Department of Cultural Affairs, Government of Kerala


Panchavadyam is an orchestra typical of Kerala. It consists of five instruments: kombu, edakka, thimila, ilathalam and maddalam (pancha – five, vadyam - orchestra) Panchavadyam is played during temple festivals like pooram, vela etc.

Thatham Cha Vithatham Chaiva
Ghanam Sushira Meva Cha
Gaanamaananda Nritham Cha
Panchavadya Praveenitha


The four lines define Panchavadyam. The basic rule is to use instruments in the category of thatham, vithatham, ghnanam (non-drum) amd sushiram (wind instrument). Traditionally, five instruments like chenda, kurumkuzhal, thimila, edakka, damanam were played. Besides, it is seen that some texts include veena, venu, mridangam, sanku, padahang also in the definition of Panchavadyam. Today, more than five instruments are played. Edakka, thimila and maddalam are commonly used. In addition to that, sanku and ilathalam or kombu and ilathalam are used in some places. Thimila, edakka and maddalam are charma instruments; kombu and sanku are sushira instruments, while ilathalam is a ghana instrument. Six different types of music blend together to create musical delight, ie. Panchavadyam.

In Panchavadyam there is no limit to the number of performers. But there are certain calculations as to the number of instruments to be played. The number of thimila is double that of maddalam plus one more, while kombu equals the number of thimila, the same number of ilathalam is required. For a short Panchavadyam, one edakka may be played. For a large Panchavadyam, two edakkas are played. However, one sanku (conch) would do. In rare cases one may see many conchs being blown.

The thimila artiste and the maddalam artiste stand face to face while presenting Panchavadyam. The expert or leader among the thimila players stands in the middle. Likewise, the maddalam expert. Ilathalam artistes stand behind the thimila artistes. The kombu artistes stand behind the maddalam players.  The sanku (conch) blowers position on the right hand side of the edakka players who are on the right side. This is a traditional rule. But these positions change when Panchavadyam is performed on stage or in a procession. It is also not rare to see all of them performing in a row.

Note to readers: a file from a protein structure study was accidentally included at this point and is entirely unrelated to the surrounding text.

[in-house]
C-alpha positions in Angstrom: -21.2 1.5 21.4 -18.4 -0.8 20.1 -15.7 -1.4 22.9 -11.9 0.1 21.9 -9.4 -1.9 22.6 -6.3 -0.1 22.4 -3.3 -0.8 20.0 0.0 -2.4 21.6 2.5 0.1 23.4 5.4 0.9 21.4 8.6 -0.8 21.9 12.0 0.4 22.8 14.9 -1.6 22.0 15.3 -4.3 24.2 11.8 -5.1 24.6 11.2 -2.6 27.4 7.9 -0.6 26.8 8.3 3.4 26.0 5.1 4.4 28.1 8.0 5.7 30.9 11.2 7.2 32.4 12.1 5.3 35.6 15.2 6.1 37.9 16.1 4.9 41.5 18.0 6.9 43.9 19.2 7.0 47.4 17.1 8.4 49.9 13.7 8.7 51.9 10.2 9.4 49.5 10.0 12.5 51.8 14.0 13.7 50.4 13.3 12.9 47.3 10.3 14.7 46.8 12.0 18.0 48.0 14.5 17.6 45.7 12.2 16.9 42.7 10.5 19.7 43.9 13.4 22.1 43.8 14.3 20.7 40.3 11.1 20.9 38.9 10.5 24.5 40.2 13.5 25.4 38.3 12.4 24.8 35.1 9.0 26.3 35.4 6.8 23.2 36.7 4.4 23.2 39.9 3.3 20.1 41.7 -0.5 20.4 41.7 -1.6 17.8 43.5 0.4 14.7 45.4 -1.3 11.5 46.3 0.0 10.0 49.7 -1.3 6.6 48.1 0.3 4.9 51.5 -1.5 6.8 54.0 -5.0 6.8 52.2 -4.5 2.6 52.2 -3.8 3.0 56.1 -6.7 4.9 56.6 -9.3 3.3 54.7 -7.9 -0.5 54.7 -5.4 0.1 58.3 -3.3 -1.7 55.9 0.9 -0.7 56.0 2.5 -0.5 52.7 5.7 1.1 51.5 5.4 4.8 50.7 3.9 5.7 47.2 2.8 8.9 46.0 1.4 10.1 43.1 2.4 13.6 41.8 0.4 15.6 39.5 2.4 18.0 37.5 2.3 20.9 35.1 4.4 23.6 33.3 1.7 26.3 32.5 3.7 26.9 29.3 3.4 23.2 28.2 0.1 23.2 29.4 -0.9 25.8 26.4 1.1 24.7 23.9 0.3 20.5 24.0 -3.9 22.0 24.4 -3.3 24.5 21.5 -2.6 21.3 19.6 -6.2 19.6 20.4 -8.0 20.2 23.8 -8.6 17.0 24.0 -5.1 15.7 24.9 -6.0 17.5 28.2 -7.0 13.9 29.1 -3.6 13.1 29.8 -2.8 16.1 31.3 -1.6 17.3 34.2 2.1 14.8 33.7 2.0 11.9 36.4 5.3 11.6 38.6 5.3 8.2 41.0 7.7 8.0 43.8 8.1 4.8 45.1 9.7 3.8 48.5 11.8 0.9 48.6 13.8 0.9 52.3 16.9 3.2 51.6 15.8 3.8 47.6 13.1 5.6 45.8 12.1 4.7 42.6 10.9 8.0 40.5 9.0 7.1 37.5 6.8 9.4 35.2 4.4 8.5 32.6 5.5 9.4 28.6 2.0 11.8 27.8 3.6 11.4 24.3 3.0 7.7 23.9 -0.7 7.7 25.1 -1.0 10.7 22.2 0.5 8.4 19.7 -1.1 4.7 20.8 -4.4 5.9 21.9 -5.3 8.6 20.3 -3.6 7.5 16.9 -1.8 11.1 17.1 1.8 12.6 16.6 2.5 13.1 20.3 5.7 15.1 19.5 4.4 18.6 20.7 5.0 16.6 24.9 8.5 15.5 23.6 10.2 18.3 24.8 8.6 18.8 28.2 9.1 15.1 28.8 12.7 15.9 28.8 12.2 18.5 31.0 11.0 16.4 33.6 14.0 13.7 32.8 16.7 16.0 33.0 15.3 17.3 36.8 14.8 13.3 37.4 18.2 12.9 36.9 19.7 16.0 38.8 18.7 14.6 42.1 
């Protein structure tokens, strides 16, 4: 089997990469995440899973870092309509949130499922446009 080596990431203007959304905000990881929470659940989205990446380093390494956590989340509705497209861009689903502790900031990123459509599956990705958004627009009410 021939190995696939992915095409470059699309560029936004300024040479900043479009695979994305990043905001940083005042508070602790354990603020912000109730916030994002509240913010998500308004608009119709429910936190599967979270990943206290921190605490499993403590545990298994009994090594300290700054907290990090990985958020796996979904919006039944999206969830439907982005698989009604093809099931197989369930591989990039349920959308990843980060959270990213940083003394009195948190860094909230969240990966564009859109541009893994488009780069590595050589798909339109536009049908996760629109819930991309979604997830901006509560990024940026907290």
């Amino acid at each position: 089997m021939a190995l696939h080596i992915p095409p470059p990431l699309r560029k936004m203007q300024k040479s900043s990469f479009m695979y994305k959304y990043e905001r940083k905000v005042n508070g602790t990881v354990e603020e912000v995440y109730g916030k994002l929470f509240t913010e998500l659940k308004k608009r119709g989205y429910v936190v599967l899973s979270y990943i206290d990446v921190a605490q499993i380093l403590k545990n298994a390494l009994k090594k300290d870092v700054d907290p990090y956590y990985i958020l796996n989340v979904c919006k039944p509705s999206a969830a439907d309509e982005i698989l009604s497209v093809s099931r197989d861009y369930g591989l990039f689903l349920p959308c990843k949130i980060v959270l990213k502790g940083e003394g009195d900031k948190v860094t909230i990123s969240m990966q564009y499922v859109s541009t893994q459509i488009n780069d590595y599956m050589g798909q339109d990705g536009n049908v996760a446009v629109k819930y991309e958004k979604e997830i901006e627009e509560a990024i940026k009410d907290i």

It is assumed that this art form originated in today’s Eranakulam. There were a lot of thimila artistes in places like Ramamangalam, Perumballi, Keezhilam, Chottanikkara, Cheranellur, Kaladi, Nayathodu, Chengamanad. Later, it extended to Thrissur and Palakkad districts.

In the 1920s maddalam vidwan Thiruvilwamala Venkiteswar Iyer (Venkitachan Swamy), Panchavadya expert Annamada Achutha Marar, thimila vidwan Chengamanad vidwan Sekhara Kurup made attempts at refining and improving the art form. In the period 1920-1930, Venkitachan Swamy coming to the Thrissur pooram madom had the maddalam tied to his waist (in the past the maddalam was played hanging it on one’s neck). This was a shocking sight to the onlookers. Though there was a lot of opposition, it was later accepted. With many individuals taking interest, Panchavadyam no longer was confined to temples and it attained a unique status as a form of distinct art.

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